Songs with One-Word Titles from A to Z
The title track of Carly Simon's 1971 album "Anticipation" tells about the good you can find in uncertainty. "Anticipation, anticipation is making me late, is keeping me waiting" – what a clever line!
Long before Gwen Stefani decided she was no "Hollaback Girl", No Doubt were among the heroes of my teenage years. Bathwater, which first appeared on the 2000 album "Return from Saturn", has some of the most cringeworthy lyrics, which made me wonder if I would ever be able to love someone enough to "share a toothbrush".
I fell in love with the music of Tracy Chapman when I stumbled over a copy of the 1989 album "Crossroads" at a reduced price at some point during the early 2000s. I knew right away that she believes in every word she's singing.
This song appeared on "Rumours" (1977), THE Fleetwood Mac album. I love this song because it bares a very distinctive and yet indescribable emotion that I never really managed to capture. It's not happy, it's not sad. It touches me, but I can't really explain why.
It's a hauntingly beautiful, piano-driven ballad that is just obscure enough to be still considered "artsy". The song was the second official single off the album "Far" in 2009.
Alicia Keys is one of the few singers whose songs I don't find too interesting apart from the ones that were released as singles. "Fallin'" has that pure emotion that I love, which proves that Alicia Keys is at her best when she's creating a song all by herself and without the help of four or five co-writers.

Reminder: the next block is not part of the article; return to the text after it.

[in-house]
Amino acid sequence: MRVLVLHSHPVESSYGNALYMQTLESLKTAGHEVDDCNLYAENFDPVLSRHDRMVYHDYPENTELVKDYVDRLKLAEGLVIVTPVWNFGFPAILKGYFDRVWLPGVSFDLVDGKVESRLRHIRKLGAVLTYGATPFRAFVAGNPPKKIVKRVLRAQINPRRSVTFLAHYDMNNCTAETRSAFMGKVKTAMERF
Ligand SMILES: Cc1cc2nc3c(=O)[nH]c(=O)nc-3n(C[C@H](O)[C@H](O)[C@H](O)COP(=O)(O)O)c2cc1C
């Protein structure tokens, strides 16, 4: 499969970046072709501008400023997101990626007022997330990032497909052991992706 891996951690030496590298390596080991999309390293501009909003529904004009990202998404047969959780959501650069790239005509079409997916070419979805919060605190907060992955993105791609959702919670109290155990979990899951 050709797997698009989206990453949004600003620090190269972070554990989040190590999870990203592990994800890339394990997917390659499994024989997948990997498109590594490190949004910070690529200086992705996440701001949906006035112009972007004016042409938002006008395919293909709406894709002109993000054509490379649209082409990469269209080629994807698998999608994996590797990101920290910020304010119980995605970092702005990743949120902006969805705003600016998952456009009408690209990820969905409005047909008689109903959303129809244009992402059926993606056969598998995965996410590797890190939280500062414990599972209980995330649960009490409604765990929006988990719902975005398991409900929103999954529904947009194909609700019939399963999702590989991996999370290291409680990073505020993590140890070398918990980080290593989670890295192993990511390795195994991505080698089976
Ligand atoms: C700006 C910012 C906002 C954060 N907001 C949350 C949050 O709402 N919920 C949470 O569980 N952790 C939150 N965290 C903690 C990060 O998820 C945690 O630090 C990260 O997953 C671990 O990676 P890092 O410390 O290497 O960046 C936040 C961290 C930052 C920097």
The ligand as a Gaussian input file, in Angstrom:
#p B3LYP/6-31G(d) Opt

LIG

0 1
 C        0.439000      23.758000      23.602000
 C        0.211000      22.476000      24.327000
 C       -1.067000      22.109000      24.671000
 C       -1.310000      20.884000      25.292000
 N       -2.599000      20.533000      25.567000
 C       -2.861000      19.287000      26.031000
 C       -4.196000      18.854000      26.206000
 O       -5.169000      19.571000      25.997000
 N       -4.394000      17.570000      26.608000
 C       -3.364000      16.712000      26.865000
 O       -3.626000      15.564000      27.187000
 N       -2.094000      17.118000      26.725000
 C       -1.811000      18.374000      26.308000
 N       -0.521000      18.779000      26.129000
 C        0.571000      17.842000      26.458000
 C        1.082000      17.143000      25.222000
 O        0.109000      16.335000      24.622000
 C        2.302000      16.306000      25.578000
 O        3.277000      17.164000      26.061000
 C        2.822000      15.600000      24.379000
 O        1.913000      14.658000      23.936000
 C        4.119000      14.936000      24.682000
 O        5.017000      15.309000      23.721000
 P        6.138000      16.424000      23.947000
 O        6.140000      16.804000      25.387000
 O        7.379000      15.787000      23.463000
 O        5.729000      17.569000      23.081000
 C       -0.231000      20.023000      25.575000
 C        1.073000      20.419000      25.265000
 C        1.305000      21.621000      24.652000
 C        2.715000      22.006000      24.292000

Love her or hate her, but Madonna is actually a great performance artist who brings to life both up-tempo songs and ballads. This is one of her more "conservative" songs on "Music" (2000). It's a very simple composition, but it's been stuck in my head ever since I heard it for the first time.
"Post" (1995) is probably the most "approachable" album in Björk's catalogue. The stand-out track for me is "Hyperballad", a very intense track that made me feel like music was suddenly in 3D when I heard it for the first time.
Queen had many songs with that "epic" kind of feeling, but the title track of "Innuendo" (1991) is easily my favourite among them. "Through the sorrow all through our splendour don't take offence at my innuendo" - well said.
While I'm not quite a "Jazzman" myself, there are some Jazz-influenced songs that I really like. Carole King's pop song, which appeared on her 1974 album "Wrap Around Joy", embodies all the passion you can in whom I consider one of the greatest songwriters ever.
"The Kick Inside" (1978) is an eccentric album in the best way imaginable. "Kite" was actually the B-side to Kate Bush's signature song "Wuthering Heights" but is actually even more brillant in terms of composition and arrangement.
"Luka", the lead single off "Solitude Standing" (1987) was Suzanne Vega's biggest hit for a reason. It's amazing how she manages to put troubling lyrics over a catchy pop tune without creating something disturbing.
I don't know what it is that makes me love musicals. My brain tells me that they're cheesy and have weird storylines and yet my heart can't resist. "Memory" is probably my favourite Webber ballad and nobody sings it better than Elaine Page.